We asked Dr Rachel Sloane, Assistant Curator of prints and Drawings to tell us about our latest display in the Drawings Gallery
Over the course of 2016, every corner of Somerset House has been celebrating the 500th anniversary of the publication of Sir Thomas More’s Utopia with a rich and varied programme of exhibitions and events, UTOPIA 2016: A Year of Imagination and Possibility. The Courtauld Gallery’s own contribution to this celebration, A Civic Utopia: Architecture and the City in France, 1765-1837, is currently on view in the Gilbert and Ildiko Butler Drawing Gallery (to 8 January).
Civic Utopia considers the power of architecture and urban planning to shape and influence ideas of public life, focusing on the work of architects in France during and immediately after the Age of Enlightenment (1765-1837). Instead of focusing on grandiose (and often unrealised, or unrealisable) edifices, the emphasis is firmly on the everyday and on spaces where a broad cross-section of society mingled, including city markets, exchange halls, prisons, parks, abattoirs, hospitals and cemeteries. The exhibition has been organised in partnership with a major collection of architectural drawings, the Drawing Matter Trust, and we have been very fortunate to be able to work with them and display some of their treasures in the Drawing Gallery.
Although the main focus of Drawing Matter Trust, as its name suggests, is drawings, it also holds some fascinating three-dimensional objects, two of which are form part of the exhibition. In the centre of the gallery is a table on which are displayed – as in an architect’s office – drawings and watercolours depicting gateways and boundaries of cities, from a post-Revolutionary scheme for the Place de la Concorde by Pierre-François-Léonard Fontaine (1811) to a delicate black chalk drawing by Georges Michel of the Place and Barrière de la Nation, showing a much more open and convivial space than today’s traffic-clogged roundabout. The top of the table was designed and produced especially for the exhibition, but look beneath it and you’ll find two dazzling pieces of eighteenth-century craftsmanship: the trestle legs are journeyman pieces produced by cabinetmakers as a way of showing off their skills in the widest possible range of joinery techniques.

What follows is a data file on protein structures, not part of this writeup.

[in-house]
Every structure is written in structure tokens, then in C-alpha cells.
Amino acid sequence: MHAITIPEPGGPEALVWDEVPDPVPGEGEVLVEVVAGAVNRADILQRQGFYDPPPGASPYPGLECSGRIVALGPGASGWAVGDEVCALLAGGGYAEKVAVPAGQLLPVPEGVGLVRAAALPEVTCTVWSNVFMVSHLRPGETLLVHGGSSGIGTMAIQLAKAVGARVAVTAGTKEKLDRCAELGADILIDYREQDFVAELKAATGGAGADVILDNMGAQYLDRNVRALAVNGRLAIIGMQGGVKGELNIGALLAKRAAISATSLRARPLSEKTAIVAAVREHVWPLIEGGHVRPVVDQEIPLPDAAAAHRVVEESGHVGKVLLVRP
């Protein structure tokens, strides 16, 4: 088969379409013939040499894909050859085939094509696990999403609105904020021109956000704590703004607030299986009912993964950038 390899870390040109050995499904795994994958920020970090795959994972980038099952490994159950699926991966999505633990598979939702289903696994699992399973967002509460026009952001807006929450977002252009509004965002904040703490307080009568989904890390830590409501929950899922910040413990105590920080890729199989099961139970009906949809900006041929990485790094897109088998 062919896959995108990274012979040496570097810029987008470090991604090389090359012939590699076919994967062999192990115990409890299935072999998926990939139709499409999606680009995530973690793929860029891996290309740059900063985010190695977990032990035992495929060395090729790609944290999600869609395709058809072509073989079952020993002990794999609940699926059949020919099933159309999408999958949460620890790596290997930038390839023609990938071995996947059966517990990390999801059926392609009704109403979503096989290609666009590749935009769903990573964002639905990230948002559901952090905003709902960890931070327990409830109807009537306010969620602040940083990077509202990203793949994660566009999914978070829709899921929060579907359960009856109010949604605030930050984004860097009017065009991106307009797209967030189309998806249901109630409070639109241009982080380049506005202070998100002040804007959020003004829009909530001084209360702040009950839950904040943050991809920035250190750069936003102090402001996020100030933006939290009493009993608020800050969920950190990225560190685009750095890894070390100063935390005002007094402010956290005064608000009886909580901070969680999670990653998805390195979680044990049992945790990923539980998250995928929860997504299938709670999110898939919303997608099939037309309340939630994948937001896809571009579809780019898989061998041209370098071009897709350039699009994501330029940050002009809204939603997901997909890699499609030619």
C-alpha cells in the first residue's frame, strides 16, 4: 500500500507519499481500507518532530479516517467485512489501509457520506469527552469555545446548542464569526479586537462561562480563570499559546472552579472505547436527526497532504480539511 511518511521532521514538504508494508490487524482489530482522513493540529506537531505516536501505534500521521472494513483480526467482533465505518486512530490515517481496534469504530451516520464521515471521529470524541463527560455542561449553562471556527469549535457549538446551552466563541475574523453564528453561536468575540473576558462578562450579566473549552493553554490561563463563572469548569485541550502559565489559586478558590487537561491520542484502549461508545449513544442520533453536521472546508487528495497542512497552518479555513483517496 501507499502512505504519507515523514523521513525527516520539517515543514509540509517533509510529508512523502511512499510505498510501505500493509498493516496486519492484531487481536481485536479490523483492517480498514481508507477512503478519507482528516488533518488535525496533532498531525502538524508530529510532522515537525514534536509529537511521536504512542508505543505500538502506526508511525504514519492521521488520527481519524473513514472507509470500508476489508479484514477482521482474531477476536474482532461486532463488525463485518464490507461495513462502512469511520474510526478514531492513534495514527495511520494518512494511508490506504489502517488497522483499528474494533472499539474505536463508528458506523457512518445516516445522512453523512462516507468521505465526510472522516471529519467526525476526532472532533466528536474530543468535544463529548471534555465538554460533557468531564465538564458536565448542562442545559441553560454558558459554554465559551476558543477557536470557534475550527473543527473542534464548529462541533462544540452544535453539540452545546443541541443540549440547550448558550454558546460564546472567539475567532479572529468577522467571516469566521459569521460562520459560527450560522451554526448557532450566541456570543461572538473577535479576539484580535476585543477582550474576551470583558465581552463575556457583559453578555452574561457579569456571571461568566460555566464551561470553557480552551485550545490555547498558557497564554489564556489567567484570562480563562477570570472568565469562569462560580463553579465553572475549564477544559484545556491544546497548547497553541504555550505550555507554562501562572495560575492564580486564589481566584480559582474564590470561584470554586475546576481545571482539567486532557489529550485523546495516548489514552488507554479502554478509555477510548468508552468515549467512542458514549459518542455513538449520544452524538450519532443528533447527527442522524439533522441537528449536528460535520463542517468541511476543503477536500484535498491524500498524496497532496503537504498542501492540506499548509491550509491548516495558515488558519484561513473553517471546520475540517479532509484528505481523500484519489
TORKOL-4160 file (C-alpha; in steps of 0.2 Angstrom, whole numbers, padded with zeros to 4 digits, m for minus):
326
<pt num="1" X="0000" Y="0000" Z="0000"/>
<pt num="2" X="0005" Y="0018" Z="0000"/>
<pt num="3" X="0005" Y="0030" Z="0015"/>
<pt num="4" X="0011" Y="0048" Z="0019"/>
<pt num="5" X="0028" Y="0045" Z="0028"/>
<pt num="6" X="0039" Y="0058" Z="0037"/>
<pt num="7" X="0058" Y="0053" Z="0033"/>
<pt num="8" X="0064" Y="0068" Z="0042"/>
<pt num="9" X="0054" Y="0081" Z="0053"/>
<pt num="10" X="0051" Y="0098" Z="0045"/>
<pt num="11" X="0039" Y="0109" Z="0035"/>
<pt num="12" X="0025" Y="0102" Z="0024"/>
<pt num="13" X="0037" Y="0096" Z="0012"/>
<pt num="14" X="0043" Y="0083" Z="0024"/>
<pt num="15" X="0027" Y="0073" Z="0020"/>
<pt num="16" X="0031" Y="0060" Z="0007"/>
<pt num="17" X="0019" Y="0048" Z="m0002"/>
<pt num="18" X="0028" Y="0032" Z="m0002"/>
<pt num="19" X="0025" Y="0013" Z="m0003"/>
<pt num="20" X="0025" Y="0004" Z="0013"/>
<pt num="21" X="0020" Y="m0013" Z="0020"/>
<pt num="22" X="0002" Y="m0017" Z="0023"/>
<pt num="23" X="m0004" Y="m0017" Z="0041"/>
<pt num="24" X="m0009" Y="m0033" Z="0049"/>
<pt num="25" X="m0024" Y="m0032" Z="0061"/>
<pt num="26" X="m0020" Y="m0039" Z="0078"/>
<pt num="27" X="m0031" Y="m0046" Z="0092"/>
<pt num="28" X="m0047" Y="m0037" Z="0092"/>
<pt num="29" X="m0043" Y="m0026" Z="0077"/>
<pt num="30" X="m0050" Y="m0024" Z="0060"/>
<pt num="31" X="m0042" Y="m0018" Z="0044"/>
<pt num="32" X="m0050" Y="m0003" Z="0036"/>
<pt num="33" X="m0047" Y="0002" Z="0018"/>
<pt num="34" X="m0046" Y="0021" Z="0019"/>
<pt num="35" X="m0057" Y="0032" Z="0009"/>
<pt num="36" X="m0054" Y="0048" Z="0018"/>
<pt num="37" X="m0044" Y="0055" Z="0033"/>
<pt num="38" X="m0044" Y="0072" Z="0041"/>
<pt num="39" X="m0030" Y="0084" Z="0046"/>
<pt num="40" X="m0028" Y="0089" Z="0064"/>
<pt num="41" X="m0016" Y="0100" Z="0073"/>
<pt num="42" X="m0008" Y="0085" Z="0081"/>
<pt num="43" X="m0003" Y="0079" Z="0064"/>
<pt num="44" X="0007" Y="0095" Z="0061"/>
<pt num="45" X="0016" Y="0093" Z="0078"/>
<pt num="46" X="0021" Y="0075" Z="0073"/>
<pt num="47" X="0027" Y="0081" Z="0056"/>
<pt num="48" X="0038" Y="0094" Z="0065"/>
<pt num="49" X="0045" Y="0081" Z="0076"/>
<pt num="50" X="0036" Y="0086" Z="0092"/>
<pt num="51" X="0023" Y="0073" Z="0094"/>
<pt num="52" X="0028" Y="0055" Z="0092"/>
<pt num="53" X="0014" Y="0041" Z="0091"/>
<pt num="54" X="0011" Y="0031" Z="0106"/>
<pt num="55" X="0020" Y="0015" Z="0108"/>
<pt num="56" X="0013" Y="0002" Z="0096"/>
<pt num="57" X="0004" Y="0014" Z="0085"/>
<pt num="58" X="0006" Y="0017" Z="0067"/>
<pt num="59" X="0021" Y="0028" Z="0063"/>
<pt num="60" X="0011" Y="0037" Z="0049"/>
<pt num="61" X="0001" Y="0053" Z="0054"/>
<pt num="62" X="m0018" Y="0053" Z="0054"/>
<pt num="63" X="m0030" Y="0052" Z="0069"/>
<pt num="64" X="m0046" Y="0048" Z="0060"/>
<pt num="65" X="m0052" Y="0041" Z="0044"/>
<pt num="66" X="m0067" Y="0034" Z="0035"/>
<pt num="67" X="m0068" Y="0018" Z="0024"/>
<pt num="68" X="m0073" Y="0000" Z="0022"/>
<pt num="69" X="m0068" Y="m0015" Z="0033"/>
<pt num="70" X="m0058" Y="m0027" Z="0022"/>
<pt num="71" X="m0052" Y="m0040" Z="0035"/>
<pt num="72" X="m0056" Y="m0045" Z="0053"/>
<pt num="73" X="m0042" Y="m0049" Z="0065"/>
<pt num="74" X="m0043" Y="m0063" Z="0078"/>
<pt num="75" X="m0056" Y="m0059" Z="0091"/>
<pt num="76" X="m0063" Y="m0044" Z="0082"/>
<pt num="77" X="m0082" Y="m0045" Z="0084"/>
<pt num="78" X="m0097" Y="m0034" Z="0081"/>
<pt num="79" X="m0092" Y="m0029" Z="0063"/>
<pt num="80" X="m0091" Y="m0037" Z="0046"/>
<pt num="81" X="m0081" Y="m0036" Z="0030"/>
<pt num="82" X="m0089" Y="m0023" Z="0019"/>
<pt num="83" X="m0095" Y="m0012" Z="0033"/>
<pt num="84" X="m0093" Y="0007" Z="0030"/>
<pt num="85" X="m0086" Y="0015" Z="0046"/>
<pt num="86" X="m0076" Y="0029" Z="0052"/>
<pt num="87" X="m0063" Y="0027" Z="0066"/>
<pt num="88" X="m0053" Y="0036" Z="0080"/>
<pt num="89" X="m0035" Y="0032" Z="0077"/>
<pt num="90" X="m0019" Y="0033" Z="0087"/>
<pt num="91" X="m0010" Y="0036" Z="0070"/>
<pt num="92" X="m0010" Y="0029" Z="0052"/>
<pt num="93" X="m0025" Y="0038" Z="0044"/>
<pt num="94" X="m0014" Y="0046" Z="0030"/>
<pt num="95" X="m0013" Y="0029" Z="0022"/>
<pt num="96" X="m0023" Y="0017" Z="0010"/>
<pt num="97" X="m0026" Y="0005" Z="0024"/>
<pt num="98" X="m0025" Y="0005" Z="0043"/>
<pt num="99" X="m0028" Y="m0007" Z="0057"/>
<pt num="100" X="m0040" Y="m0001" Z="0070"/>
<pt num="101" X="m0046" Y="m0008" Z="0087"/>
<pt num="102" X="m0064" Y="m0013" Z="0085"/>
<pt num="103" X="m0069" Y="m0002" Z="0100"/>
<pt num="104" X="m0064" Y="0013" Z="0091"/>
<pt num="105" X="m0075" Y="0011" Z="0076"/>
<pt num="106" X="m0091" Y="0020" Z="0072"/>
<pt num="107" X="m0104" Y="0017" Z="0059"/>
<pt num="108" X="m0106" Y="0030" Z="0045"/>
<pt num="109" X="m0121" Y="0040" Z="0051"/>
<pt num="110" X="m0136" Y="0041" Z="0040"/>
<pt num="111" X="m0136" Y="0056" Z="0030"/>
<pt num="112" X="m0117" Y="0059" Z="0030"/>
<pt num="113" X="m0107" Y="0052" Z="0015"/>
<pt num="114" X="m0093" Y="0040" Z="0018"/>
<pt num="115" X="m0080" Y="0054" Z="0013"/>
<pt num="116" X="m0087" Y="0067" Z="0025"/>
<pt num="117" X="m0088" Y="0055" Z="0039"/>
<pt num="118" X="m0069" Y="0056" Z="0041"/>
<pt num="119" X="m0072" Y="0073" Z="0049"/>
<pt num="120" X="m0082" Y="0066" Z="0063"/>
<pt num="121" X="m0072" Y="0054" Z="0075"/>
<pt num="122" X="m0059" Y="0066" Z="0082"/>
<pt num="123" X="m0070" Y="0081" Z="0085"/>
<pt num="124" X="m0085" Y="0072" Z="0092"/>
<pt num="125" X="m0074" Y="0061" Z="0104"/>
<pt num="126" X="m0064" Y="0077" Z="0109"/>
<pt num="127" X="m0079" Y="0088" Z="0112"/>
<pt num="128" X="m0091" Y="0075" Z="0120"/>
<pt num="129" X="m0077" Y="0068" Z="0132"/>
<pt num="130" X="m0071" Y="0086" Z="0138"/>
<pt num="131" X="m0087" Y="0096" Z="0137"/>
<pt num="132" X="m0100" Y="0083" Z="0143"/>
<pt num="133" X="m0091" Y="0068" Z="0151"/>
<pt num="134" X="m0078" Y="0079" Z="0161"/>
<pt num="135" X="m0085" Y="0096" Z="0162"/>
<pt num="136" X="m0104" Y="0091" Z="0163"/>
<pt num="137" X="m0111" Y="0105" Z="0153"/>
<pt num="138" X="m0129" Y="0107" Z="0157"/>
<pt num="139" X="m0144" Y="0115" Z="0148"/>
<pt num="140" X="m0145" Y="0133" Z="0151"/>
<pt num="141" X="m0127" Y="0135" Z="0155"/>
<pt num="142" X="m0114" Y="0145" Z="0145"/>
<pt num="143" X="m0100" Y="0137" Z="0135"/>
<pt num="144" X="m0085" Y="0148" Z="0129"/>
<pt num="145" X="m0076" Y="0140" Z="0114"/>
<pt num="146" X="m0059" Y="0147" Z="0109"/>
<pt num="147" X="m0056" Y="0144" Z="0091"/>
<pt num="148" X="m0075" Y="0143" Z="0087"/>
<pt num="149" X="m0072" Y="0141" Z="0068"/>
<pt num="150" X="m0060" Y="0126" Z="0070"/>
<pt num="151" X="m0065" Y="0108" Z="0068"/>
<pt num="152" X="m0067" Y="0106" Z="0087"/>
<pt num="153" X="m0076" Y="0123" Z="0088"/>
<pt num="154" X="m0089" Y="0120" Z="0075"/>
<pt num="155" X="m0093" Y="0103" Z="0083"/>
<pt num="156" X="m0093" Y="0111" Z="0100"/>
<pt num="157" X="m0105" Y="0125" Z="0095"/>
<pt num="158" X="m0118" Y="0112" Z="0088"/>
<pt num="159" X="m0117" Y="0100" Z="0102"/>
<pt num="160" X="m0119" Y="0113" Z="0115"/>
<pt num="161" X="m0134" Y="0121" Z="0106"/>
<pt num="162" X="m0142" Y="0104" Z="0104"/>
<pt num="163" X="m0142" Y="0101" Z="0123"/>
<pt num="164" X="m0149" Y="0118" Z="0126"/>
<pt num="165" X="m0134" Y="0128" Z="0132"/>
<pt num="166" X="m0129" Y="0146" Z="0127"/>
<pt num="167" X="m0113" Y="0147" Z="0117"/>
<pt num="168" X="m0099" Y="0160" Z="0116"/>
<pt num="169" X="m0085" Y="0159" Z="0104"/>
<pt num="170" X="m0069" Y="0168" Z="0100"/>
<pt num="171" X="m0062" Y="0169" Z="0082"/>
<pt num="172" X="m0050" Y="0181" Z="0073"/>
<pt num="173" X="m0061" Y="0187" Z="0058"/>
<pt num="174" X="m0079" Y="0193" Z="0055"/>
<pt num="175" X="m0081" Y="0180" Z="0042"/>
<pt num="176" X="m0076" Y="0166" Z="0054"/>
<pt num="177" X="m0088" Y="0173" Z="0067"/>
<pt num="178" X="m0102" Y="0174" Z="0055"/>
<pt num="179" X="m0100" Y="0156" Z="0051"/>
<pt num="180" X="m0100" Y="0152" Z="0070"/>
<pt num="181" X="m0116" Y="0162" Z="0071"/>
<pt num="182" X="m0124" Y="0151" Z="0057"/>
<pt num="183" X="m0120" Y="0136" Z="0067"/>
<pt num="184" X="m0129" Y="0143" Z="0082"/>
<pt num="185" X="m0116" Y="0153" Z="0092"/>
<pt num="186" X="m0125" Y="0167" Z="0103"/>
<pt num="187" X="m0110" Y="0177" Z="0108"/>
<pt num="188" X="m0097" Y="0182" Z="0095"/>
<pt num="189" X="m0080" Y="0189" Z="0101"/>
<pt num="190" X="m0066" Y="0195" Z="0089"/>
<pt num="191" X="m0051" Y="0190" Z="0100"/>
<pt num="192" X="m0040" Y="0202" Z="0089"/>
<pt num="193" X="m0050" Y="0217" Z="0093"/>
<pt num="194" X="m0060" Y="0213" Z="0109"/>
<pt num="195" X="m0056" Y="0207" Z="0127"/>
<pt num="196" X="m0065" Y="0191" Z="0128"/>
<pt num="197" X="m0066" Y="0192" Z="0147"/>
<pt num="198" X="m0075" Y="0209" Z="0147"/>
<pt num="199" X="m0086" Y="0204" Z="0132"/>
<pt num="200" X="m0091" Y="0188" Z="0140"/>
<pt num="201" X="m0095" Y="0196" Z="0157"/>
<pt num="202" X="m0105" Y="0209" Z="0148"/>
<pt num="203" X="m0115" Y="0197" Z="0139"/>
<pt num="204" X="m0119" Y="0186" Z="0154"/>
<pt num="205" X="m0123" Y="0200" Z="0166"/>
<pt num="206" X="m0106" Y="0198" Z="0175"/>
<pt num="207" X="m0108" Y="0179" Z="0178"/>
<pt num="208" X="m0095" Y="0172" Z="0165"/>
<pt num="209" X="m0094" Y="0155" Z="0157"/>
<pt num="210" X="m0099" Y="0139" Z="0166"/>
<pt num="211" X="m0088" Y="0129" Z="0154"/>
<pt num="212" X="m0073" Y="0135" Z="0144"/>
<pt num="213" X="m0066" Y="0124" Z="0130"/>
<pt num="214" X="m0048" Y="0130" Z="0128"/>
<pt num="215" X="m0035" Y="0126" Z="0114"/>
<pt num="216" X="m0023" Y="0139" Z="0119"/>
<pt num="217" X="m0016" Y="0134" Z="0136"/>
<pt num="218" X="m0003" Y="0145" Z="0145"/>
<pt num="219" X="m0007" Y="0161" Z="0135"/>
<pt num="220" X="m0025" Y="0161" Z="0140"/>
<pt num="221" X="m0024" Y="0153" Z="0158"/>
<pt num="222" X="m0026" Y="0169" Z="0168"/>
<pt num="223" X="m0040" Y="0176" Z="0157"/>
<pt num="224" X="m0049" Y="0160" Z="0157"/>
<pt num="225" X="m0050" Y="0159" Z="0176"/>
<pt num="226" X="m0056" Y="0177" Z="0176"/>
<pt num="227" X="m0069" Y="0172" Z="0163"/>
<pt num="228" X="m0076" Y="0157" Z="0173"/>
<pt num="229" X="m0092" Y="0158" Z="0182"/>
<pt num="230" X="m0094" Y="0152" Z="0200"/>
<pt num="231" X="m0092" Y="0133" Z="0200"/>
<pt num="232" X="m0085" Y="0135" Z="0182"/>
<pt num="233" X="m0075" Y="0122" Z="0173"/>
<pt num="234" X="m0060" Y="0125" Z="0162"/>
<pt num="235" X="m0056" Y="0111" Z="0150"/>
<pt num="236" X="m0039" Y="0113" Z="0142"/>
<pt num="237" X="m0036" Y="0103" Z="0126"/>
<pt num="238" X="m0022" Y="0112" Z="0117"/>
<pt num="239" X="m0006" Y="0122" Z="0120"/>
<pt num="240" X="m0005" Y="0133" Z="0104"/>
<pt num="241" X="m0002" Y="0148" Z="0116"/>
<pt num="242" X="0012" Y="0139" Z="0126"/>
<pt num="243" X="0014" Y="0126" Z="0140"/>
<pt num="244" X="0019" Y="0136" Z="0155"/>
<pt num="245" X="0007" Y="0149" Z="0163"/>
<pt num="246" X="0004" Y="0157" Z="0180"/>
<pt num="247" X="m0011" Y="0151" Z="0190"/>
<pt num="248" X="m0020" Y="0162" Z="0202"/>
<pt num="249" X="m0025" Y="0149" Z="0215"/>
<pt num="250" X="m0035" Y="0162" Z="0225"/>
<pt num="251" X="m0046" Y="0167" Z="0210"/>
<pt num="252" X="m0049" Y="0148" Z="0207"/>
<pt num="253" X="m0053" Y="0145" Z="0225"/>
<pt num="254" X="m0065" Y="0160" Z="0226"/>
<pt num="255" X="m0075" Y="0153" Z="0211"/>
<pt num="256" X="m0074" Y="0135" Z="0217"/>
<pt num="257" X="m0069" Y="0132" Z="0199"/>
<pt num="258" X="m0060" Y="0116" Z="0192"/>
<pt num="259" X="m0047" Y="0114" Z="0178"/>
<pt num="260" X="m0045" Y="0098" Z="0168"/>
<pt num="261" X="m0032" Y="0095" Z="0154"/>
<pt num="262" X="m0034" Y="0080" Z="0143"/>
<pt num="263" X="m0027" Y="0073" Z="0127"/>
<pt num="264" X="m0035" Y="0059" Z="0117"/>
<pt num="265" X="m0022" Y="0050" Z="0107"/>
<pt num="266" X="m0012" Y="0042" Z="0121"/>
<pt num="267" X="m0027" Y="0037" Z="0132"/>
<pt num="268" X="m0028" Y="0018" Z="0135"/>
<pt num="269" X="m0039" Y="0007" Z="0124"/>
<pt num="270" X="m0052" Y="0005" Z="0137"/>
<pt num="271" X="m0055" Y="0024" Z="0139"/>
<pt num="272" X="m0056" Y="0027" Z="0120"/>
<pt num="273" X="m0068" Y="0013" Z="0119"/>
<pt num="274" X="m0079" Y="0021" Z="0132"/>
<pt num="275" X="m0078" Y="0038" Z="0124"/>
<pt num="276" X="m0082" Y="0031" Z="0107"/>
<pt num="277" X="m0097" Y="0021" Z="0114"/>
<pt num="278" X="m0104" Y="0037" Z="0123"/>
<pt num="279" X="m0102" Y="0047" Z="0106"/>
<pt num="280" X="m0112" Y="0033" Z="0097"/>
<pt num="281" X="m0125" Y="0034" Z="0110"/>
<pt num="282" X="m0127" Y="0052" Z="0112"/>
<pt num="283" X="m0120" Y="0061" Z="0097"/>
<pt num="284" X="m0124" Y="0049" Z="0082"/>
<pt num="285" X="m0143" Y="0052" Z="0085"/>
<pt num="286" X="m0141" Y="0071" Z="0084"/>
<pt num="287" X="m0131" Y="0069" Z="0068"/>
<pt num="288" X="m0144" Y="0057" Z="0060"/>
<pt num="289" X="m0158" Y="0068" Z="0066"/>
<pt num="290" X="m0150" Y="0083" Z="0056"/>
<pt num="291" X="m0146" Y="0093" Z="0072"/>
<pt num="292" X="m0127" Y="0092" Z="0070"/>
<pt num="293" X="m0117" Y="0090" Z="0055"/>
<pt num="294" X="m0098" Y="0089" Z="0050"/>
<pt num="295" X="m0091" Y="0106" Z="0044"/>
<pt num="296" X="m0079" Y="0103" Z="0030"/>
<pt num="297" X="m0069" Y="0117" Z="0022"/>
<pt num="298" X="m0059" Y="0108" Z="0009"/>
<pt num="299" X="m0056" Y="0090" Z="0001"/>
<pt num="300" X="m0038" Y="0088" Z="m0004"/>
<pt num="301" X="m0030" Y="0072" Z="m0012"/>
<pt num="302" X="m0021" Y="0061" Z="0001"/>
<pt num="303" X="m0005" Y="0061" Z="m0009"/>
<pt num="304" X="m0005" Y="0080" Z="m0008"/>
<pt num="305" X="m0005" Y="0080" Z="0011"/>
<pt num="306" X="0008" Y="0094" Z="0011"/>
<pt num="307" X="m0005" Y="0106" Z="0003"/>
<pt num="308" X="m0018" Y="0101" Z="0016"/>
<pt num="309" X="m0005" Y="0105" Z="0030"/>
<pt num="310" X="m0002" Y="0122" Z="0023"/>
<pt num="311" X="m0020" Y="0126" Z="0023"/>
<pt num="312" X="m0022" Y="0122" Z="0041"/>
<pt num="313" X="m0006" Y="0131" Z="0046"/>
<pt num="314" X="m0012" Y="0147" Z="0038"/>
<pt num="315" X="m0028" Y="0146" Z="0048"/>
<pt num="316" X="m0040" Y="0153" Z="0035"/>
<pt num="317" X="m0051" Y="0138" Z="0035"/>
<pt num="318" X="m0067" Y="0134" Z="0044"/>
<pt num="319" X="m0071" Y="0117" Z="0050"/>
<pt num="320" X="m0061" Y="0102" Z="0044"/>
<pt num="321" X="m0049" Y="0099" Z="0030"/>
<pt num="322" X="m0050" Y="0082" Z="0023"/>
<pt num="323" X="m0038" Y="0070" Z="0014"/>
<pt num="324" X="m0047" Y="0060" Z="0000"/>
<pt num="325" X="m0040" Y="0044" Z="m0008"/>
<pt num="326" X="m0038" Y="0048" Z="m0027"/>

It is especially fitting that the exhibition is taking place within Somerset House, since William Chambers’s design follows many of the same principles that informed the utopian vision of the city that these architects pursued. Come and see these how these architects tackled the challenge of creating ideal urban spaces – and a living, breathing example of such a space.